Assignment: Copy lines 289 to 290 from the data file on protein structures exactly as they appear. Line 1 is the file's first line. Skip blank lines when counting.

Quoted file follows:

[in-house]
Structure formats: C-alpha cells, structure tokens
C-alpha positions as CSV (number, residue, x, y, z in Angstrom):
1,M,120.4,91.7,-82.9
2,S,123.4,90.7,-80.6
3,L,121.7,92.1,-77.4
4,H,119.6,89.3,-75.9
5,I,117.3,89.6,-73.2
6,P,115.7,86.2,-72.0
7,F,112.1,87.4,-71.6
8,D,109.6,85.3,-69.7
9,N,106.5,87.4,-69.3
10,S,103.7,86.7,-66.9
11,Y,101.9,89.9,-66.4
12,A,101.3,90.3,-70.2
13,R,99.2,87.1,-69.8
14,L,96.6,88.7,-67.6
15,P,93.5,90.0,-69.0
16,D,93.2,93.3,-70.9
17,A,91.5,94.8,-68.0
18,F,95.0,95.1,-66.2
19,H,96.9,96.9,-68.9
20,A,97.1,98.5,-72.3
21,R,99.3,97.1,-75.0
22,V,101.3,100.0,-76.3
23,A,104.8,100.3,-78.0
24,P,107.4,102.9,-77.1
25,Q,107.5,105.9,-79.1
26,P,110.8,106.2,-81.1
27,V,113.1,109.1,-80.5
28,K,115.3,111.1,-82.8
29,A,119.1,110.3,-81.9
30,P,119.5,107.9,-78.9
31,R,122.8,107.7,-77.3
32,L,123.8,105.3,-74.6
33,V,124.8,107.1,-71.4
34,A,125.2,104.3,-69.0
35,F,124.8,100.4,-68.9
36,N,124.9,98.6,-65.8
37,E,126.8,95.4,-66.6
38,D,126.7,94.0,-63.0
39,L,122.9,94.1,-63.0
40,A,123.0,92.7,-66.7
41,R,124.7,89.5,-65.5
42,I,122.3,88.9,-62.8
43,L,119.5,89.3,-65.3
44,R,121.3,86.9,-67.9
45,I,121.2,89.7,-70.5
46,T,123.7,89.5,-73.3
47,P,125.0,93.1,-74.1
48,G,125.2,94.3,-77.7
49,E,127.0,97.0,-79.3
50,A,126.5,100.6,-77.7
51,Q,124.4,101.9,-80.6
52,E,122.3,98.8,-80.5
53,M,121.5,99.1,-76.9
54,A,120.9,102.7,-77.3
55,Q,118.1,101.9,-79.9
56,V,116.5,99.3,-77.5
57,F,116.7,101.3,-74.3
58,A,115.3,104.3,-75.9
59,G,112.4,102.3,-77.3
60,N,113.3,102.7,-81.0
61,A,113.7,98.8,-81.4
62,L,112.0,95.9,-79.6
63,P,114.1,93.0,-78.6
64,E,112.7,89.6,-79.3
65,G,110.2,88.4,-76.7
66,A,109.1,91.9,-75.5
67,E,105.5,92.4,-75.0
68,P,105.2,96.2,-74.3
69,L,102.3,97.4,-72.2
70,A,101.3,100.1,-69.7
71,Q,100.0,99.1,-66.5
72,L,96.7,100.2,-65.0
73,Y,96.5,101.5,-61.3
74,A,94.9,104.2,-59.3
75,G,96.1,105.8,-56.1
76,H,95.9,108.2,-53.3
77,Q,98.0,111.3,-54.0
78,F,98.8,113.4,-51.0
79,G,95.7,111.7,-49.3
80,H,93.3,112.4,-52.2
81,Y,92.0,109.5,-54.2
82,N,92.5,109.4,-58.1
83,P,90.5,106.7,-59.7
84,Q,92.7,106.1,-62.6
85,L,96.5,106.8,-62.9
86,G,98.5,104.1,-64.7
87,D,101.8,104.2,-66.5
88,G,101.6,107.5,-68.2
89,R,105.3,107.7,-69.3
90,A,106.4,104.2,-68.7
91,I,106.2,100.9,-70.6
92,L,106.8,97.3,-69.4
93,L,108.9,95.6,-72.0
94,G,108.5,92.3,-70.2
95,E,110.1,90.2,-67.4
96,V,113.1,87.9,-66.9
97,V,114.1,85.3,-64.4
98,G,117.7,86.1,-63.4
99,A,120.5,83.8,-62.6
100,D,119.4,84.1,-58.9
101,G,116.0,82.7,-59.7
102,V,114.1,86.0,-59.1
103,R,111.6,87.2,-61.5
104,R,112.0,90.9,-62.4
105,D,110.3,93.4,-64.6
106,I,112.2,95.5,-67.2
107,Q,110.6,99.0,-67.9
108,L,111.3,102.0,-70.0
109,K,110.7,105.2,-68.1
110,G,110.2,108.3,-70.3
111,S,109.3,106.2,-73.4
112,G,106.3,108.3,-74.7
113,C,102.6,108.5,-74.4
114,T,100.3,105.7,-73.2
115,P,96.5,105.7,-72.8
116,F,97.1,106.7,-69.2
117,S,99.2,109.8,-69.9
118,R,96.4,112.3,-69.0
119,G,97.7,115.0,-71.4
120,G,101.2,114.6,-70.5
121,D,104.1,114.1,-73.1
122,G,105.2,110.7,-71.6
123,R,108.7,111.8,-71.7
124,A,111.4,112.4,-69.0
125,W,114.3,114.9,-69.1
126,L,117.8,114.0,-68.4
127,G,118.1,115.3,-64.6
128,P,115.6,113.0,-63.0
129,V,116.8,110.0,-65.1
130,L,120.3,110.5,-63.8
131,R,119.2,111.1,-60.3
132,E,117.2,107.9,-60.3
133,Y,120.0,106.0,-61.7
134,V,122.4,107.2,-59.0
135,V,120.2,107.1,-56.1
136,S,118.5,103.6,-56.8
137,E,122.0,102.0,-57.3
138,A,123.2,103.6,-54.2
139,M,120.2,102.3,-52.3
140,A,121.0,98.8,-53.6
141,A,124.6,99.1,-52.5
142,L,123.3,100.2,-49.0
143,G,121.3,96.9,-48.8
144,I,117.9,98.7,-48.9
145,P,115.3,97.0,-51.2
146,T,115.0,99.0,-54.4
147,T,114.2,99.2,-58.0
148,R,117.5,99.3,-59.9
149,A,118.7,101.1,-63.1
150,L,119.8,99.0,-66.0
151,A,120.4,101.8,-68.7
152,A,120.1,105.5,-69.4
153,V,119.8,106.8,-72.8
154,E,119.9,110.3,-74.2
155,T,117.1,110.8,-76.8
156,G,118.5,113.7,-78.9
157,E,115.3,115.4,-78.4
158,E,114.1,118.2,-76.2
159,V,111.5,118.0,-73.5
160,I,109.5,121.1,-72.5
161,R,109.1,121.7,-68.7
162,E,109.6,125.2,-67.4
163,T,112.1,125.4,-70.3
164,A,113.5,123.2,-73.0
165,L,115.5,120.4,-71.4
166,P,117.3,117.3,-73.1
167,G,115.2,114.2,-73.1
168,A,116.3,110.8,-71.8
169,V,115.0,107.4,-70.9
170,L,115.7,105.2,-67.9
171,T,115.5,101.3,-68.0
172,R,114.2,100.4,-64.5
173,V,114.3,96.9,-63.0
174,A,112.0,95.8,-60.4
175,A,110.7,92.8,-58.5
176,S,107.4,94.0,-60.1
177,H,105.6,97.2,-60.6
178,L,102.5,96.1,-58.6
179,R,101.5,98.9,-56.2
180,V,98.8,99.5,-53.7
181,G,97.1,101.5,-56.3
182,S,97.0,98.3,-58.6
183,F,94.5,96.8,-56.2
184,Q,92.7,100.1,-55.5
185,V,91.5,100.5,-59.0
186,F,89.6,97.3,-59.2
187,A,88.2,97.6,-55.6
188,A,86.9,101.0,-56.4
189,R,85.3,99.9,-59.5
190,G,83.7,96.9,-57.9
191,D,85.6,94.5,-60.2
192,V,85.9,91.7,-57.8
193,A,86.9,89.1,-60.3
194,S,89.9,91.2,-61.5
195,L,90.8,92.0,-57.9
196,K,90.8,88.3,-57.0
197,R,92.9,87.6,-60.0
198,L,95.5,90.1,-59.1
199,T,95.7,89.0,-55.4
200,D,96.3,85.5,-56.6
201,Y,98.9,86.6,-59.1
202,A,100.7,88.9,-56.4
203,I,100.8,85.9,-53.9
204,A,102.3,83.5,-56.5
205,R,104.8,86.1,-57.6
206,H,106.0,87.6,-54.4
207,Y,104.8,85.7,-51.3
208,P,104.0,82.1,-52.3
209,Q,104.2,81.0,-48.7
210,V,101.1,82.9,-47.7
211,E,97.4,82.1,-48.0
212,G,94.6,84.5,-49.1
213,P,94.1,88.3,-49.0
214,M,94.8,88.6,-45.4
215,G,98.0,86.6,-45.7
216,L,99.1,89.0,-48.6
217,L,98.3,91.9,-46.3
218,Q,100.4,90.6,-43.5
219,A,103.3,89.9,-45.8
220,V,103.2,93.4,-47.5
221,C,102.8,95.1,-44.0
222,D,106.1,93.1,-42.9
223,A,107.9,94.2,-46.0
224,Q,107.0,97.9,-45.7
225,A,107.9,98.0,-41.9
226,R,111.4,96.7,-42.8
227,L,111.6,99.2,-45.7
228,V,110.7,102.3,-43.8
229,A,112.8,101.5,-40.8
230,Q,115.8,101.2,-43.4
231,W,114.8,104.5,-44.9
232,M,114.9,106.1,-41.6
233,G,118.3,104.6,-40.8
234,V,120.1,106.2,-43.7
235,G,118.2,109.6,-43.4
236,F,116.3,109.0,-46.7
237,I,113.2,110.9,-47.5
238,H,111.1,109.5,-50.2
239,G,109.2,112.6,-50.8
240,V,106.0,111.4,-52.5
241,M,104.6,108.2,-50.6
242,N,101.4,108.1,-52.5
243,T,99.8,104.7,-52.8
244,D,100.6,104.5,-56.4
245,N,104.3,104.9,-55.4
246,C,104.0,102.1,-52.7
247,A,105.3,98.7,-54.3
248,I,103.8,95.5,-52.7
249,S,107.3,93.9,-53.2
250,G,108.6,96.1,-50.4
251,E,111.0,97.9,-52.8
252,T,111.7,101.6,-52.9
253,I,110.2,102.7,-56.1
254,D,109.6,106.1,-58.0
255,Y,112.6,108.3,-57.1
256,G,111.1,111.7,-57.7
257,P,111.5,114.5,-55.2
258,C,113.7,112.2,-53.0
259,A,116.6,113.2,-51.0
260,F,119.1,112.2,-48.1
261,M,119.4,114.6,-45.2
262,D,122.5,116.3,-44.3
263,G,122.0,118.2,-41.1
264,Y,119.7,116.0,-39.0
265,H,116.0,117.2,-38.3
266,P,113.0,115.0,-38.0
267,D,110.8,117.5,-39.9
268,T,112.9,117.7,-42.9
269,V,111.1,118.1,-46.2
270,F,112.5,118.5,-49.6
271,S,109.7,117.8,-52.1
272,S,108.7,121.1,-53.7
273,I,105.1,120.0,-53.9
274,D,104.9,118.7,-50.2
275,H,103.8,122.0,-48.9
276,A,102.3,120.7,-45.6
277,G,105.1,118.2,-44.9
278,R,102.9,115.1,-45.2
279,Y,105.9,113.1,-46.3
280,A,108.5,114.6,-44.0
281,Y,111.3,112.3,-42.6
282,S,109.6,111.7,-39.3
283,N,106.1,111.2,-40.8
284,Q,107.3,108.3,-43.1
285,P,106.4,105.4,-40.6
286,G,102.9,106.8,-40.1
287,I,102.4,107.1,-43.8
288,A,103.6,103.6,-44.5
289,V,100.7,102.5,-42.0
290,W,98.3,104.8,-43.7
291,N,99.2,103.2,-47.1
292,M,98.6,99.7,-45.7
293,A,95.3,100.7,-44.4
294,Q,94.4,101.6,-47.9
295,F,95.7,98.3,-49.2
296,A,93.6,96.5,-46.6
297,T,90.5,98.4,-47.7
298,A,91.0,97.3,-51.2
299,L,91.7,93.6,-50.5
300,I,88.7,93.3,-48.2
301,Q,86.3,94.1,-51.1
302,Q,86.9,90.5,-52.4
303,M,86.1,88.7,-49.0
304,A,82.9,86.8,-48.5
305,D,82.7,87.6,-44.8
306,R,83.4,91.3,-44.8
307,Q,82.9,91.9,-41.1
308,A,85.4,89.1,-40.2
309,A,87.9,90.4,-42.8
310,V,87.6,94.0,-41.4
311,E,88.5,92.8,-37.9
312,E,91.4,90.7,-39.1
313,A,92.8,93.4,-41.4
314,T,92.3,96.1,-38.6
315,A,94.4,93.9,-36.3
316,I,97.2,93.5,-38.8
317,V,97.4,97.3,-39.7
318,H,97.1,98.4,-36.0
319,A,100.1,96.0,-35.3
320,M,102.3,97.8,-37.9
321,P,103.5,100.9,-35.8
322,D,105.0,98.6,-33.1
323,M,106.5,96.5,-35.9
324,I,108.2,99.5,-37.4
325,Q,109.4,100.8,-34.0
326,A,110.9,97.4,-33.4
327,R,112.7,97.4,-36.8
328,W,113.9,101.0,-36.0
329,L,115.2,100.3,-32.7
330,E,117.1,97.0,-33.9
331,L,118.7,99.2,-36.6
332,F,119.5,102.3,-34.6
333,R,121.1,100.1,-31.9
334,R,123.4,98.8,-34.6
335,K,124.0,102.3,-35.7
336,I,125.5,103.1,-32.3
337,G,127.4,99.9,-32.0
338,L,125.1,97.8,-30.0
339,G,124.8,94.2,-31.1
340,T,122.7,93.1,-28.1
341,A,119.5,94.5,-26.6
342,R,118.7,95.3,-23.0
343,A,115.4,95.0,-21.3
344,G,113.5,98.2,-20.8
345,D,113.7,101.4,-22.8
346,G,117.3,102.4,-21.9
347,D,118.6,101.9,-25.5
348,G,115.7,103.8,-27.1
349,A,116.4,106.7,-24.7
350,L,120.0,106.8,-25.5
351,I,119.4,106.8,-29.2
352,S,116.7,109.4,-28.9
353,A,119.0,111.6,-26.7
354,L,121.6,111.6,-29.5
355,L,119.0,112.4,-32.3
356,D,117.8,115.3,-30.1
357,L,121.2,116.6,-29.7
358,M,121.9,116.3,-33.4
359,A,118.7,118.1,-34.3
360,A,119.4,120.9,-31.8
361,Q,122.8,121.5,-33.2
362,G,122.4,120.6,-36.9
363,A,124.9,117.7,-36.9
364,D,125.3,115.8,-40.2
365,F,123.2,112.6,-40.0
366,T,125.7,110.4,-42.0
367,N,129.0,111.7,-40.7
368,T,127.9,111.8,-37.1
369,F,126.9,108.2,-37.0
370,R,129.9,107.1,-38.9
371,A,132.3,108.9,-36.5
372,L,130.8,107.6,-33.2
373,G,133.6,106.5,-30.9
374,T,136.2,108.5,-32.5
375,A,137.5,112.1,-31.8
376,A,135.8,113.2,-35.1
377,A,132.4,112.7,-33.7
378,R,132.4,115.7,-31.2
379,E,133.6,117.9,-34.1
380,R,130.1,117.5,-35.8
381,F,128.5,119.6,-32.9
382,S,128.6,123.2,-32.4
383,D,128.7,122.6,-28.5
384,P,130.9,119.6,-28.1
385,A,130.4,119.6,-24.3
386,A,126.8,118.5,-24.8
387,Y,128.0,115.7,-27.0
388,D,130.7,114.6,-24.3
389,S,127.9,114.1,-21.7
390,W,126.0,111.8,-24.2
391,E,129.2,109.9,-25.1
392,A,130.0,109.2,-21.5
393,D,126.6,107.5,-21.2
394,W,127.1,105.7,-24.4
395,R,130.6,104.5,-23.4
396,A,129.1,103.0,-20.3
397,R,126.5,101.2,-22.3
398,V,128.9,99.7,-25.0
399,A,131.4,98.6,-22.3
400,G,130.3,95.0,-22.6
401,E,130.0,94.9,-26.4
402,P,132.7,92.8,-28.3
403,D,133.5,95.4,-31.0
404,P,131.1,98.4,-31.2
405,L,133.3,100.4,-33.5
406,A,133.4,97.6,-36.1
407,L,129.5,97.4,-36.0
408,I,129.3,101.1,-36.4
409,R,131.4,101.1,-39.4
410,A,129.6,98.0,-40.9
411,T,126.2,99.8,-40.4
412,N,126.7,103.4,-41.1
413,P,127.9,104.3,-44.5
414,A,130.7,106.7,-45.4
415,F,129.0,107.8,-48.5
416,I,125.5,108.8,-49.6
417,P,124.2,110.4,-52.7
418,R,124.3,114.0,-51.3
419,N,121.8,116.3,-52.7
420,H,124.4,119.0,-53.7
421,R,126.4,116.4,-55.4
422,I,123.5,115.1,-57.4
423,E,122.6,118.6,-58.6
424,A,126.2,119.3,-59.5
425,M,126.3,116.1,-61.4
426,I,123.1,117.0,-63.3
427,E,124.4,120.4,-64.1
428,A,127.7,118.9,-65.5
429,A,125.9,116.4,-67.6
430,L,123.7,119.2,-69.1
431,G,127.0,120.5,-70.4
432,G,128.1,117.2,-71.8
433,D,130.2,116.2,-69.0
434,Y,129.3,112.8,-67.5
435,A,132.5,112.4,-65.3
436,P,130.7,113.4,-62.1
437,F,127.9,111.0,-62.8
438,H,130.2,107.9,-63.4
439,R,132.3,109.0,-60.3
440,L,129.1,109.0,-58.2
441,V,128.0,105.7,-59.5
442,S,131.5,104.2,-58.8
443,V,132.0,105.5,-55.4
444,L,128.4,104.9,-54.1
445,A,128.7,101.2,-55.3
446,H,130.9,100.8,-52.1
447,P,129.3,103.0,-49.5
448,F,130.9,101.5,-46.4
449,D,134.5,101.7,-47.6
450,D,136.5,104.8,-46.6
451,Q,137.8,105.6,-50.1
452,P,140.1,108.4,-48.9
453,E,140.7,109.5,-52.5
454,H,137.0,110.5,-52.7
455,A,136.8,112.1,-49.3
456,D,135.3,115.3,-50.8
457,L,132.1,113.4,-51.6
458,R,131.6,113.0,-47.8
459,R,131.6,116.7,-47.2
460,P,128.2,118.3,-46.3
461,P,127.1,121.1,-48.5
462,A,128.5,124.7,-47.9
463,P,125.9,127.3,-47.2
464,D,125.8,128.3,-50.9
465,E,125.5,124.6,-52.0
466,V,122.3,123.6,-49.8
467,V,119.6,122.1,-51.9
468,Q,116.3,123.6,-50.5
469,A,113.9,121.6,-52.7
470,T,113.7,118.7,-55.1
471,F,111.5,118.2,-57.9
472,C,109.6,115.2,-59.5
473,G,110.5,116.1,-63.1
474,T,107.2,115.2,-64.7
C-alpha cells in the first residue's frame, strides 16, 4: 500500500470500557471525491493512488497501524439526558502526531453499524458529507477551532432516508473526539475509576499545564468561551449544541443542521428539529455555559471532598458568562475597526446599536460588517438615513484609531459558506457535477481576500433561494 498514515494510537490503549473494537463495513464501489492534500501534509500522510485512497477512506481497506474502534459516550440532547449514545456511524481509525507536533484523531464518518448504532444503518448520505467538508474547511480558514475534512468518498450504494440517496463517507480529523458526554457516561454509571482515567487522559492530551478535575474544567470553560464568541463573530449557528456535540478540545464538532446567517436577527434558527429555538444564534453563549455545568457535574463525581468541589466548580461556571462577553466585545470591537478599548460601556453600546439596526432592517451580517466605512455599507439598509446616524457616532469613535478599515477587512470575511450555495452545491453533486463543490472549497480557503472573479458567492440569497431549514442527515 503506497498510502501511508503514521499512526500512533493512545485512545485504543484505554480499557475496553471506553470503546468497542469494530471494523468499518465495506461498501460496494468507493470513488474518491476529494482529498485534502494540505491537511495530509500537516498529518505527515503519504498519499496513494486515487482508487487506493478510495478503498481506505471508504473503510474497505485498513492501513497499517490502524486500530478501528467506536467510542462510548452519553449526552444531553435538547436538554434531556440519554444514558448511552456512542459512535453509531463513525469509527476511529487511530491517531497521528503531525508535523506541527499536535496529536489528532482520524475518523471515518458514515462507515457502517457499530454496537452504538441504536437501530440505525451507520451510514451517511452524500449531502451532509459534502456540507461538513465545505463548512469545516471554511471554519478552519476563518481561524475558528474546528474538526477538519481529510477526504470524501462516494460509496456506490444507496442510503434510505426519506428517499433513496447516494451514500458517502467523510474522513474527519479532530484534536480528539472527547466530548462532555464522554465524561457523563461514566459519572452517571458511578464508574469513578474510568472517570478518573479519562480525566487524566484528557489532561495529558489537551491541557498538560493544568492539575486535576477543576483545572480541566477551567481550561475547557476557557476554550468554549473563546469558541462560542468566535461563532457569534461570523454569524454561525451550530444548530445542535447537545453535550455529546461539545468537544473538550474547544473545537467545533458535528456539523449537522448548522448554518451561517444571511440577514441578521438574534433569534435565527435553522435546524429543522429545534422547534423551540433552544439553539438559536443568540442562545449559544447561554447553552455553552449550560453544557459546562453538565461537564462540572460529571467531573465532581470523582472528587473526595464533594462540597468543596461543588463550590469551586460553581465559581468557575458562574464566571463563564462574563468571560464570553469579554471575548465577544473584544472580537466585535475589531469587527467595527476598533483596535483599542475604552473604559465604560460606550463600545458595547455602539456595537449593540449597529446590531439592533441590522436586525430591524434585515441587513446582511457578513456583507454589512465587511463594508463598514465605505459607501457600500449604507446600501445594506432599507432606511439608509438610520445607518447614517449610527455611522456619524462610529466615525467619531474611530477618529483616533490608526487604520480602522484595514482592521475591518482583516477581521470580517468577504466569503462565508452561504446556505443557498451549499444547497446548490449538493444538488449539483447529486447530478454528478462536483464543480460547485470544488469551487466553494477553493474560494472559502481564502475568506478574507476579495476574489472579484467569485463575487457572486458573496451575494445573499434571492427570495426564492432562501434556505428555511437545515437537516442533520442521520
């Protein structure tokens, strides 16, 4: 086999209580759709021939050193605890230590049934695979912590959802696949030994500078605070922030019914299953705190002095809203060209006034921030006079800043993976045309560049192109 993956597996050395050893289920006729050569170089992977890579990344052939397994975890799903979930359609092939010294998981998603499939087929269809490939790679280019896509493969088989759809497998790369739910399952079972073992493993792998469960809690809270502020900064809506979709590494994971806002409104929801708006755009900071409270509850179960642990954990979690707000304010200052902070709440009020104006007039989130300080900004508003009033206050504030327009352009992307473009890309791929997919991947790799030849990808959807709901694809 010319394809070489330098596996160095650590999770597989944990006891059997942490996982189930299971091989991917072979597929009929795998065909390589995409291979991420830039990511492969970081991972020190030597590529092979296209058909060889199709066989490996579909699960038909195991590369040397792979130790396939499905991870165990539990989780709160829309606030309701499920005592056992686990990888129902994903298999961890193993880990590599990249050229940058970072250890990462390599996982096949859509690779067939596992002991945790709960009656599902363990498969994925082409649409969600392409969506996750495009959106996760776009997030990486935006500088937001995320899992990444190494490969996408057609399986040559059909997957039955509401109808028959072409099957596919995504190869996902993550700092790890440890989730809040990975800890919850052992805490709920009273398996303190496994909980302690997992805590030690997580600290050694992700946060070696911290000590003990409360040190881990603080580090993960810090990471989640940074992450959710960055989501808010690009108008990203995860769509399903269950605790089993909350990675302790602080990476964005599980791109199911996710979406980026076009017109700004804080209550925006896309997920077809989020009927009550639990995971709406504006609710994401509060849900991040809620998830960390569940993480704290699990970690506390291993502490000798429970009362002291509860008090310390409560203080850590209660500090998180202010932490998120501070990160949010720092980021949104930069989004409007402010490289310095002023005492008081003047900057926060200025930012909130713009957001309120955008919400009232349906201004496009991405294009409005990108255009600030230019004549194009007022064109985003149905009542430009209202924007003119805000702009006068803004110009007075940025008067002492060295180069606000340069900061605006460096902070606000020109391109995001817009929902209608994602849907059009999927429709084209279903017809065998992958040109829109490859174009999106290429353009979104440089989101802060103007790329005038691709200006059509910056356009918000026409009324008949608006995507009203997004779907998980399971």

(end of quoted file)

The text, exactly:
286,G,102.9,106.8,-40.1
287,I,102.4,107.1,-43.8